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Mexican Folk Art

We’re showcasing the creative drive and artistic vitality of the renowned artisans who make Mexican Folk Art.

What is Mexican folk art?

The wide range of products for sale here at Viva Oaxaca Folk Art, are handmade by people who have no formal training in their artistry. Often, the artisans are self-taught, mastering their skills and creativity of the course of many years. Others have been taught by elders, passing along the artistry to children, continuing through the generations. Many of the artisans, in fact, have more established lines of employment. They maintain day jobs, such as farming or factory work, but they reserve time to make their crafts on the side. Whether striving to fulfill their artistic drives, or to supplement their income, their artwork is an expression of their traditions, many of which are rooted in the pre-Hispanic cultures and values of the indigenous peoples.

Mexican folk art is produced in a variety of forms, from a multitude of raw materials.  Mexico is a country with a wide range of climates and land types ranging from mountainous terrains, to fertile valleys to a diverse and extensive shoreline. As centuries passed, dozens of ethnic communities developed, separated from each other by mountains and canyons. The barriers of topography fostered development of unique languages, cultures and art forms. Folk Art collectors exploring Mexico will find a wide spectrum of quality, and a corresponding range of prices. Within one village, whether populated by families of tinsmiths, pottery makers or wood carvers, will be pieces of appeal to everyone, whether they be unsophisticated collectors or curators seeking works for top art museums. Generally, one person does all the work. From the gathering of the raw materials to the cutting, tooling, embossing, carving or molding, then on to the final burnishing or painting, the artisans of Mexican folk art do it all.

Here at Viva Oaxaca Folk art, we buy the majority of our products in the towns and villages surrounding the cities of Oaxaca (pronounced wah-HAH-ka), Puebla and Guanajuato. Whenever possible, we buy directly from the artisans, avoiding any middlemen, so the compensation goes right to the gifted, hard-working craftsmen who make these wonderful things. Explore our website and discover inspiring Mexican Folk Art products in several categories.

Oaxacan Wood Carvings

These colorful, whimsical wood figures from Oaxaca have become the most sought-after folk art in Mexico. It can be argued that they are not really folk art, since the making of these wood figures is neither centuries’ old nor a creation of indigenous peoples. In the 1980s, a peasant carver named Manuel Jiménez, living in the village of Arrazola, captured the attention of tourists with the appealing figures he was carving. Jimenez quickly found a ready market for his work in the street markets of Oaxaca City. Eventually the appeal of making carvings caught on with his fellow villagers and with farmers and campesinos in other towns — La Union Tejalapam and San Martin Tilcajete. They, too, found that this expression through carved wood figures, of their imagination and creativity could find eager buyers and generate much needed income. Soon, dozens of carvers, some more talented than others, were making these wooden “alebrijes,” as they were called. After Smithsonian Magazine did a cover story on alebrijes in 1987, they became widely seen as traditional Oaxacan folk art creations.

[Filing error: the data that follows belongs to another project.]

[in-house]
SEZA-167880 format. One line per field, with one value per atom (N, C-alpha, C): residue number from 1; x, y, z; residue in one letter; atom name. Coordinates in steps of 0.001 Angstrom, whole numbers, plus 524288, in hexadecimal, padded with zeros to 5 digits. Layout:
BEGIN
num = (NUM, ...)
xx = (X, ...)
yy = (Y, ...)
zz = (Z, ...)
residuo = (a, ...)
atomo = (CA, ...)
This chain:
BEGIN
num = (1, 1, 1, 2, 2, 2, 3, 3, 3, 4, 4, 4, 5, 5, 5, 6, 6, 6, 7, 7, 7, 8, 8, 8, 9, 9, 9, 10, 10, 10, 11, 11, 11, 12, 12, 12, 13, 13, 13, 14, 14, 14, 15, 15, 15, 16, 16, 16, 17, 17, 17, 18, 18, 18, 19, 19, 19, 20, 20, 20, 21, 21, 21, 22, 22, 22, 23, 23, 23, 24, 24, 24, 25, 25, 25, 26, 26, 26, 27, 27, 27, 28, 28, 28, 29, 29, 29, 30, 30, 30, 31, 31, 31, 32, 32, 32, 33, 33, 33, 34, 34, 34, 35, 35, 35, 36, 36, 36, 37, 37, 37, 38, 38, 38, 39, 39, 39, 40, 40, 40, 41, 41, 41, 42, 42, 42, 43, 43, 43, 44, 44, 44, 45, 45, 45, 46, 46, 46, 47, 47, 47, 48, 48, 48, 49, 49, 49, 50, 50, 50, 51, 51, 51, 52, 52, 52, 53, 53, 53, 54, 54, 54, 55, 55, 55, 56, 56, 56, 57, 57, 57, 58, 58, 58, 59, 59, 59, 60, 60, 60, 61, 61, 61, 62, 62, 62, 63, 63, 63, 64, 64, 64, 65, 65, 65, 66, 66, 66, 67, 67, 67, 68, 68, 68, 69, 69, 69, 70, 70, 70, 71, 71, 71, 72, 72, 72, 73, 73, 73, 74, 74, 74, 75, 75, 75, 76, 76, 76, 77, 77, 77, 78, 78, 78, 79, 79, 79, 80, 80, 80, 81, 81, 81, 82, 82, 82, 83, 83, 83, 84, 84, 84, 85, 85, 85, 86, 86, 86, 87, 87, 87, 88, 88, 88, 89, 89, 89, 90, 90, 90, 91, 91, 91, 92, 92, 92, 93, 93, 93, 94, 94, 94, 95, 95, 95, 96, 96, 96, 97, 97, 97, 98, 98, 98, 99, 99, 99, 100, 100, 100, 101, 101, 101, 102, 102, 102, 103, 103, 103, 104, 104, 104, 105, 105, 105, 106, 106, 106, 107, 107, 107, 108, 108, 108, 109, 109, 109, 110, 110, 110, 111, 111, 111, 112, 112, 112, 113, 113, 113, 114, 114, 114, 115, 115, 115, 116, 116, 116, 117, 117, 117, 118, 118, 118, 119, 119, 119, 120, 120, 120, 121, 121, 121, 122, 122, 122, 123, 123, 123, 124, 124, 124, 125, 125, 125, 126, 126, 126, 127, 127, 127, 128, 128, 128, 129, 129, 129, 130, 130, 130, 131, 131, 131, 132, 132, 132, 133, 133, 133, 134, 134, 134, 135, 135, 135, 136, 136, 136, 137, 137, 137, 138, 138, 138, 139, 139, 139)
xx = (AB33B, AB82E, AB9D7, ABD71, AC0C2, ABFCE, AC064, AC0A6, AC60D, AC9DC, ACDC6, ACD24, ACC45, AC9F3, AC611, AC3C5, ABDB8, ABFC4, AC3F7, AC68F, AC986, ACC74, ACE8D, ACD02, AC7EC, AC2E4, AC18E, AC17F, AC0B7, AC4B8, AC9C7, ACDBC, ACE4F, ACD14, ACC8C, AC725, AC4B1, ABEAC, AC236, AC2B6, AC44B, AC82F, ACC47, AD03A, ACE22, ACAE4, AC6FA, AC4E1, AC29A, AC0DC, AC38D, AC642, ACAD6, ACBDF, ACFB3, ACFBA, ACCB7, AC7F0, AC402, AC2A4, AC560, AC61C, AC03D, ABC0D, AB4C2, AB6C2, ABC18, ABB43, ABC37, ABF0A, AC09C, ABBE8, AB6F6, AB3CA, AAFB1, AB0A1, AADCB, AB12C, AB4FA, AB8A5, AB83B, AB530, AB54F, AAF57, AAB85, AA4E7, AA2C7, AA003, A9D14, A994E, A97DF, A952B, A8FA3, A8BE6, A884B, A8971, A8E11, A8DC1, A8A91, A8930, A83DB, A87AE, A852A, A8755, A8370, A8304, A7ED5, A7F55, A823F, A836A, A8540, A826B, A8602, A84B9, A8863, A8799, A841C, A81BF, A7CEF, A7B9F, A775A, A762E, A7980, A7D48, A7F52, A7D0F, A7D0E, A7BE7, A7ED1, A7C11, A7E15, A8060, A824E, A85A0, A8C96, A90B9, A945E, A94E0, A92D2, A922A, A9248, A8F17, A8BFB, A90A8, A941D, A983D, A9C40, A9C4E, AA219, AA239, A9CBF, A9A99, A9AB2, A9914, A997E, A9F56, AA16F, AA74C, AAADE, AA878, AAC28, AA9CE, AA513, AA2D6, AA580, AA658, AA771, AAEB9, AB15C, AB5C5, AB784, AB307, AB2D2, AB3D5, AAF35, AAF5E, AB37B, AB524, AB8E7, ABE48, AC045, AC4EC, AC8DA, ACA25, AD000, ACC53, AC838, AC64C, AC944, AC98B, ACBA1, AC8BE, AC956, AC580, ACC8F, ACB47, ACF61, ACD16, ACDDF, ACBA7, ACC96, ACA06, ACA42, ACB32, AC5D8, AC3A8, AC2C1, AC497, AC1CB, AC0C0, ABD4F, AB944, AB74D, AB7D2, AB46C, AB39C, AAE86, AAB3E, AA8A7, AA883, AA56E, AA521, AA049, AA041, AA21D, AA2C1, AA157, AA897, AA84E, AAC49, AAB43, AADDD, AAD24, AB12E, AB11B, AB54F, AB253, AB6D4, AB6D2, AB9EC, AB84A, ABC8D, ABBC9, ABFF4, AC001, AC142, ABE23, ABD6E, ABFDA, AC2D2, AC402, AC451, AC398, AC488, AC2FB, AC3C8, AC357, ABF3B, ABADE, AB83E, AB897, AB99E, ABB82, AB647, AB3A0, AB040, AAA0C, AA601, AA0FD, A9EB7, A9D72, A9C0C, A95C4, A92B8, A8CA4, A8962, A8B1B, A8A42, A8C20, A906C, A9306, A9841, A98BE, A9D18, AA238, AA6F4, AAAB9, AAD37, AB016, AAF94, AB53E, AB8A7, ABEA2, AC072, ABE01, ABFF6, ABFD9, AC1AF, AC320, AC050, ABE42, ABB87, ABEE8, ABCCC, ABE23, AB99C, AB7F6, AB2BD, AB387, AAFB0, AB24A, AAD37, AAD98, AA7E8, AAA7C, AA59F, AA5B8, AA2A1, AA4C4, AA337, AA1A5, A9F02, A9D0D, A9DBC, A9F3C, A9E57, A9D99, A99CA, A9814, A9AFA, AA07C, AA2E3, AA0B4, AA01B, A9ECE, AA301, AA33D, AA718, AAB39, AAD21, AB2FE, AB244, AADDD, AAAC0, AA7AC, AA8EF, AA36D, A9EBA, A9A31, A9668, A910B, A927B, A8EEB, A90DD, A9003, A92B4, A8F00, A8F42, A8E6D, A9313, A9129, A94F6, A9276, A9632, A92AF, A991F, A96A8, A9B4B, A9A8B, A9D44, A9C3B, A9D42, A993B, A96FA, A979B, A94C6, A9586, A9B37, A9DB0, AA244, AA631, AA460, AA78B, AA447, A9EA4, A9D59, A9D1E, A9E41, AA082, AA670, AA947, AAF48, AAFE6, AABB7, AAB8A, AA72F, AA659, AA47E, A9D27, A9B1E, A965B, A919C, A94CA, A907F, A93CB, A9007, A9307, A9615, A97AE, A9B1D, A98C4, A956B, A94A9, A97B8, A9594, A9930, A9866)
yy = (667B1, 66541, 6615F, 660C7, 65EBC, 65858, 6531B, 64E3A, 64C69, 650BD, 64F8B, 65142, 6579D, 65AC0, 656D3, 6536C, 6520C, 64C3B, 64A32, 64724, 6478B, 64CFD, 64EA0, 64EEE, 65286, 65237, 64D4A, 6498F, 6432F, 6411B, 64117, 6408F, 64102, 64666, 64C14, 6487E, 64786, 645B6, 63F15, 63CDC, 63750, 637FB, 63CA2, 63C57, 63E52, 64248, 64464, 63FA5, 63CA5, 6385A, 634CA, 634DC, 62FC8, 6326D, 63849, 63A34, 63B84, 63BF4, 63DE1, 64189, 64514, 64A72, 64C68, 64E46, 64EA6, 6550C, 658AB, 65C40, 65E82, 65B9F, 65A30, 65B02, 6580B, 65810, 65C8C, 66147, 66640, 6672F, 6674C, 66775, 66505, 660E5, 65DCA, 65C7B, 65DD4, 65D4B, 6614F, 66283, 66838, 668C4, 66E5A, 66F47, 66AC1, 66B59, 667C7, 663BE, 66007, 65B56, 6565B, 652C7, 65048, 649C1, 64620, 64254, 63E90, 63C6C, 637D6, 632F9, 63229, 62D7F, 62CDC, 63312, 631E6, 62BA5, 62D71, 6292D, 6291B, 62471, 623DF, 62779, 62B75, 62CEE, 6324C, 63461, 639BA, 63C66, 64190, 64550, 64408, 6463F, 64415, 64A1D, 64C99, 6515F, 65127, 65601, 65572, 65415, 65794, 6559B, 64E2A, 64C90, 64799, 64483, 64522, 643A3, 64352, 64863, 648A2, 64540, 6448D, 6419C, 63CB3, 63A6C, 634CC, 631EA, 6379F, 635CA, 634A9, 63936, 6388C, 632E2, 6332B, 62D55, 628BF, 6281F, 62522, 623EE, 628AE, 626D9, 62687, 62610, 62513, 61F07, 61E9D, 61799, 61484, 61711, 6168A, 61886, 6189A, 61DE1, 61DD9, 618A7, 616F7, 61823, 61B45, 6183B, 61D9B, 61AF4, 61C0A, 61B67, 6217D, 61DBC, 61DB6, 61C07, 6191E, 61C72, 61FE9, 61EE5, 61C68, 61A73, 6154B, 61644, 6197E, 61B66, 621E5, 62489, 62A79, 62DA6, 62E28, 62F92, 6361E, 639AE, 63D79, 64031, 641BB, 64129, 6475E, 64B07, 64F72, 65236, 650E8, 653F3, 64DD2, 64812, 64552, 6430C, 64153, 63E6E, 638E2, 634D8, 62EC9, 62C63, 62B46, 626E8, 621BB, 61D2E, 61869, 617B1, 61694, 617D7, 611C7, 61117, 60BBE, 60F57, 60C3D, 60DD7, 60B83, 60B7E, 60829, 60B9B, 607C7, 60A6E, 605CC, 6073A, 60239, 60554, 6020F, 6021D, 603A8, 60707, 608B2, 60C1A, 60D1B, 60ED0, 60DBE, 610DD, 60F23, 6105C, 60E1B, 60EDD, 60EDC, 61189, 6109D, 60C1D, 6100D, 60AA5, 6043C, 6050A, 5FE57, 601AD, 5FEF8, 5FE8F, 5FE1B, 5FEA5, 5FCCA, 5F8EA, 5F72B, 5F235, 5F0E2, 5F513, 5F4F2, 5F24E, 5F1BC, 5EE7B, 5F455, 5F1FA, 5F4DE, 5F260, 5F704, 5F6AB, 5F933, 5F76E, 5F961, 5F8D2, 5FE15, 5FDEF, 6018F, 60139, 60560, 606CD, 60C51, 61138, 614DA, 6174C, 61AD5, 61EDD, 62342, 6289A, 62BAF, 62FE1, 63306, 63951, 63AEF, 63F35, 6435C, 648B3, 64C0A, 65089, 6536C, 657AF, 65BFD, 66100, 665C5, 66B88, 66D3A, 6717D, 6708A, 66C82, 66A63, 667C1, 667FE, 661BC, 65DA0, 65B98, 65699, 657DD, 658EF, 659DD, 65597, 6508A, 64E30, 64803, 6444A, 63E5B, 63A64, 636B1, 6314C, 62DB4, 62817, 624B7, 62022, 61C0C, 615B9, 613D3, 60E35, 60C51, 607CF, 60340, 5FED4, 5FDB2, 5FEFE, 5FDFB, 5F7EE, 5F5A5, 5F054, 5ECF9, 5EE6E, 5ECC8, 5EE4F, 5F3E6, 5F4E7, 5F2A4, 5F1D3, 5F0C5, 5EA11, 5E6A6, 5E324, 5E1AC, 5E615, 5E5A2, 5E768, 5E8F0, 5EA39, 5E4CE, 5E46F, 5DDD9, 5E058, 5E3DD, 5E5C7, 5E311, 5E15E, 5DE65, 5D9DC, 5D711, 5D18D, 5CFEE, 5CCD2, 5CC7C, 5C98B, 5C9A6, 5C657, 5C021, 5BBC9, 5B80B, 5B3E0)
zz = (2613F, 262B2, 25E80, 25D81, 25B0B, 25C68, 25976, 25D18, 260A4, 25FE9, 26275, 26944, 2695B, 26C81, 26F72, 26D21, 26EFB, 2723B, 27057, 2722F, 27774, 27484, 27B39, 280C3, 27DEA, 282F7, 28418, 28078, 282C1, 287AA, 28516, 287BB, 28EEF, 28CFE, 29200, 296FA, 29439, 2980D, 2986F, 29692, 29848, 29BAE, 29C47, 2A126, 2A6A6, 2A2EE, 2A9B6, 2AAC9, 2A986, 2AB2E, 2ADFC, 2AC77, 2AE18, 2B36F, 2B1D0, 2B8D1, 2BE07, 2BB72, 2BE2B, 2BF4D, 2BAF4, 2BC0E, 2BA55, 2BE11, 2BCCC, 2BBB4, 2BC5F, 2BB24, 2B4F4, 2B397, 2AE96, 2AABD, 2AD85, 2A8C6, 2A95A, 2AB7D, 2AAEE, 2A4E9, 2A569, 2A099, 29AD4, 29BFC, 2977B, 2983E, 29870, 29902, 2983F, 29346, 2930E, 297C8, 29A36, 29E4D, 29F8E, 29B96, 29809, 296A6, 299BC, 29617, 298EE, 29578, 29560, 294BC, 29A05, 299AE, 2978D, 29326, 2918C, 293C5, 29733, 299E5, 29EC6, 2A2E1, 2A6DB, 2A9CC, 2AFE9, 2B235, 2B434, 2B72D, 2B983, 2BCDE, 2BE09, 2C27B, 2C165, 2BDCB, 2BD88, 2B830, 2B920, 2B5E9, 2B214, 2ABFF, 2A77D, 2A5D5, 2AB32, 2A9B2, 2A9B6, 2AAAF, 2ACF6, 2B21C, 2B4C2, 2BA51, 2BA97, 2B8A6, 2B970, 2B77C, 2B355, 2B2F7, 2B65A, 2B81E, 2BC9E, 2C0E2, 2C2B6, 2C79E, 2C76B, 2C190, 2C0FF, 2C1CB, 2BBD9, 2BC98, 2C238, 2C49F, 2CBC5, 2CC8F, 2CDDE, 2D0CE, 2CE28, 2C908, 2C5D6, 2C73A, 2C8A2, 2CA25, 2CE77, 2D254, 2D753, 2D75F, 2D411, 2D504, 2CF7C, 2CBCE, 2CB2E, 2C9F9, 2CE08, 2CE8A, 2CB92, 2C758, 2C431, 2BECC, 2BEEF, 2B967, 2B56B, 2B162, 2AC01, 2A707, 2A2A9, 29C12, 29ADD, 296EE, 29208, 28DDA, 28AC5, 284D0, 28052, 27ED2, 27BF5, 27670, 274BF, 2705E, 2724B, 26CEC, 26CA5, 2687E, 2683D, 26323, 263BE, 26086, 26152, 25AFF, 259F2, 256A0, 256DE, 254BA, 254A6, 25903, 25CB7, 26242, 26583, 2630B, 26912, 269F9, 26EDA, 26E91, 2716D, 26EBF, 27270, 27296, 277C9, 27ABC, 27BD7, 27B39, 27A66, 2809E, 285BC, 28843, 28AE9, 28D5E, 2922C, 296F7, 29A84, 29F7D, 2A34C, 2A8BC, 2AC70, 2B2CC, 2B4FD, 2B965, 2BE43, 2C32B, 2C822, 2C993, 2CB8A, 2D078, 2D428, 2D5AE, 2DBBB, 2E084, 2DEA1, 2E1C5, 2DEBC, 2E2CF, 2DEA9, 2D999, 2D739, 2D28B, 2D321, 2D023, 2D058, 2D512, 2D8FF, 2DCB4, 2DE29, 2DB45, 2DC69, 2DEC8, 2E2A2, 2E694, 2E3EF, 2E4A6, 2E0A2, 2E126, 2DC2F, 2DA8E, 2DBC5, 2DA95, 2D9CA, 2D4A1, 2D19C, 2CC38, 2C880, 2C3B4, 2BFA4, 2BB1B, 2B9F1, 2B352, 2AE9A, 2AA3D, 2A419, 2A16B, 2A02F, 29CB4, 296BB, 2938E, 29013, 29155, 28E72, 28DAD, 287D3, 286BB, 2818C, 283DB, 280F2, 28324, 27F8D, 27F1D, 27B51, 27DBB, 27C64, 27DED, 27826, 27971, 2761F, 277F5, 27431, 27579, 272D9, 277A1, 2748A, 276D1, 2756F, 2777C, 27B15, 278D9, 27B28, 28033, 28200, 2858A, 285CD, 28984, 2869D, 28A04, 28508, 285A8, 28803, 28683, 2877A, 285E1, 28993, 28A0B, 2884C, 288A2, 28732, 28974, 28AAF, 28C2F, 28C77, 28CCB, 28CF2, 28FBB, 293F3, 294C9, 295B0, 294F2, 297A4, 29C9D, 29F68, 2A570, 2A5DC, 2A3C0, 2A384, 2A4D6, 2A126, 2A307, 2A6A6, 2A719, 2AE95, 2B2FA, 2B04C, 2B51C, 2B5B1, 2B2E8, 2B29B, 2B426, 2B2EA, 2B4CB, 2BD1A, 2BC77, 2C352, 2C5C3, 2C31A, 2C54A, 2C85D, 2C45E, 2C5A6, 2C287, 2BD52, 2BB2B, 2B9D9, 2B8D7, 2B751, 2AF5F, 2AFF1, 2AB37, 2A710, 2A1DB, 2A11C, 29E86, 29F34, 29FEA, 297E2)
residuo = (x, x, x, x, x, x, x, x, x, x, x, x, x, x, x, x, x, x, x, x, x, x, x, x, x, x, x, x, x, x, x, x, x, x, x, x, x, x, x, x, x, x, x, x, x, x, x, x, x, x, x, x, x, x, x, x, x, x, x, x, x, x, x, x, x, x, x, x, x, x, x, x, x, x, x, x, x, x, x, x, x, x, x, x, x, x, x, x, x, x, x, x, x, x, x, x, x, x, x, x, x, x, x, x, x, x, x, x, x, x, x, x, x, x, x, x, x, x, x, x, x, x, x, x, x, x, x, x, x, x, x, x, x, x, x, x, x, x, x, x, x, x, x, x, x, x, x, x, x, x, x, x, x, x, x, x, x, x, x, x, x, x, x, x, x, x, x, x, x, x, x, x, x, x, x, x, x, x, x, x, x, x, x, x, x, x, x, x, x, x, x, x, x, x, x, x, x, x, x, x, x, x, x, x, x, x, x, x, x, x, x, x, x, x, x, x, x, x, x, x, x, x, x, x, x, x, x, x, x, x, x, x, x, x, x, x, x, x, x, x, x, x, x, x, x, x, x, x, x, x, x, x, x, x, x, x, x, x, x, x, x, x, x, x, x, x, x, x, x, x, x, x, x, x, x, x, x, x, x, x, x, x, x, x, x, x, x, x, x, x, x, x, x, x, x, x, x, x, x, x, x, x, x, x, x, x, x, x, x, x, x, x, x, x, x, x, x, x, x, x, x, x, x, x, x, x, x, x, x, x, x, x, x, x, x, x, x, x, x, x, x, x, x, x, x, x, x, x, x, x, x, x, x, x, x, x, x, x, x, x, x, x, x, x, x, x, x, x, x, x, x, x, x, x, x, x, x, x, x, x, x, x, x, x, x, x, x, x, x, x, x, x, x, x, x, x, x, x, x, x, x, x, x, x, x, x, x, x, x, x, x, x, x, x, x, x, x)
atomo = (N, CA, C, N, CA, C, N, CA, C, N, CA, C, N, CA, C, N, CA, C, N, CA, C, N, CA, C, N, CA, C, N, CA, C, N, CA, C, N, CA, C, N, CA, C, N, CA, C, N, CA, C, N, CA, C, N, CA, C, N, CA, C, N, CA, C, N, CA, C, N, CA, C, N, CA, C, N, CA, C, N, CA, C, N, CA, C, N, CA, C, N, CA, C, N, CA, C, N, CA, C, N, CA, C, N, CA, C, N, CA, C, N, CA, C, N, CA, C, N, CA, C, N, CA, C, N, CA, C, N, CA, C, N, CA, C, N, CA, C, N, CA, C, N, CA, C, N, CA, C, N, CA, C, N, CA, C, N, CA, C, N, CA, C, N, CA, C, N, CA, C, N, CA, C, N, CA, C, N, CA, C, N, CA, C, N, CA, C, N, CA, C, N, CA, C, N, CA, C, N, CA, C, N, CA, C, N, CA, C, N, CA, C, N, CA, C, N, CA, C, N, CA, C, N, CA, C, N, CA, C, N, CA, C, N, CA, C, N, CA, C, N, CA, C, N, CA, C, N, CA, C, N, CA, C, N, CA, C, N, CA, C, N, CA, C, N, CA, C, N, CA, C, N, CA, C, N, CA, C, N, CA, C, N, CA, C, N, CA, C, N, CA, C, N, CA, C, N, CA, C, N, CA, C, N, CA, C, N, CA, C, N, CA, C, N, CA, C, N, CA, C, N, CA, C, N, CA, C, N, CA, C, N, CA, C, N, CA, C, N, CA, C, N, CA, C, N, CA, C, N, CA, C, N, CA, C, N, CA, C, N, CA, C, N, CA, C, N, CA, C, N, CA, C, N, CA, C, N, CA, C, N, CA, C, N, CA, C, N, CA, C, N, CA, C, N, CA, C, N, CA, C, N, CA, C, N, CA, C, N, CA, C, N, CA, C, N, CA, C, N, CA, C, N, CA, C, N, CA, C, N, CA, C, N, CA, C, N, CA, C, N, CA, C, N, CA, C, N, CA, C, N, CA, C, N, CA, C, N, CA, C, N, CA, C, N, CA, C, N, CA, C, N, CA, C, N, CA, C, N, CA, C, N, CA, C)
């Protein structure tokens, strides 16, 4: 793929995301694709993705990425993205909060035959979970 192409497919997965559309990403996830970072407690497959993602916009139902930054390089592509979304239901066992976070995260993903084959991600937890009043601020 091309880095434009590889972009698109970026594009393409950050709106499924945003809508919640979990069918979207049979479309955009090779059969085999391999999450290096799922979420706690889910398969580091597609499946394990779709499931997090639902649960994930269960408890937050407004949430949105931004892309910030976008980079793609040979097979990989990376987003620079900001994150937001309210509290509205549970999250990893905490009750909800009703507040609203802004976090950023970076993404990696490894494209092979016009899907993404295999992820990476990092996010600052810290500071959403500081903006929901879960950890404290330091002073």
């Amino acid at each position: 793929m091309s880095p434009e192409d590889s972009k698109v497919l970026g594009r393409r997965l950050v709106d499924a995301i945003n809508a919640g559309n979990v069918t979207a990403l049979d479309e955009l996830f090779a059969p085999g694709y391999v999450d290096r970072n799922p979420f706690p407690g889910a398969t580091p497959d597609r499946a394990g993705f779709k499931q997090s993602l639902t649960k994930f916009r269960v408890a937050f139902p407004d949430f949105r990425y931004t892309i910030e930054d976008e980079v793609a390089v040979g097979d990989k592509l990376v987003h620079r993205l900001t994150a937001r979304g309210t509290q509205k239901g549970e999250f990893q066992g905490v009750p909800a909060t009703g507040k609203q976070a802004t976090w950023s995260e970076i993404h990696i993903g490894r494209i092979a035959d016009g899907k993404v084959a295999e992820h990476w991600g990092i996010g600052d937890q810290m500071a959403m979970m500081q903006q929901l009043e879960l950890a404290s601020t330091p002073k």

There is an interesting division of labor that I have seen repeatedly among the families making Oaxacan carvings. The gathering, chopping and carving of the wood is done by males, both men and boys. After the initial rough carving, done with machetes and hand-knives, the wood is left to dry, often for several months. Then the carver’s children sand the carving to a smooth finish, a low-skill and rather boring part of the job. It is the women who seem to be doing the most creative and painstaking part, the elaborate painting of the figures. In decades past, the carvings were signed only by the male head of the family. I have noticed a nice trend in recent years that more and more of the carvings bear the names of both the husband and wife.

Among the most popular Oaxacan wood carvings on our website are Arsenio Morales’s big-eared rabbits, with their shiny glass eyes. The Blas family, who live in the mountainous Sierra Norte region of Oaxaca state, create brightly painted, whimsical alebrijes made from copal wood. They specialize in making things like dragons and bats, and captivating, colorful insects. Tribus Mixes, a cooperative of artists from the Mixes tribe, makes figures ranging from 5 inches to 5 feet tall. Probably most spectacular are their peacocks, some fitting nicely on a fireplace mantel while giant ones look majestic set against a wall in a fancy, Mexican restaurant. Their Pegasus horses are similarly sought-after, another creature with wings and flashy feathers.

Decorative Mexican Tin Art

Hand-tooled tin-ware, one of Mexico’s most unique and colorful crafts, has been a popular artist’s medium since Spanish Colonial times. The raw material is produced in factories where workers coat thin sheets of iron with molten tin. This creates a lightweight, durable product with a smooth, shiny finish. It can be easily bent, crimped, cut and soldered to form intricate shapes. Its silver-like gleam and its affordability made it a popular medium in generations past. Mexicans decorated their homes and churches with tinplate picture frames, candelabras, saints’ crown and angels’ wings. It also was used widely for kitchen utensils such as graters and measuring cups, and for making kids toys.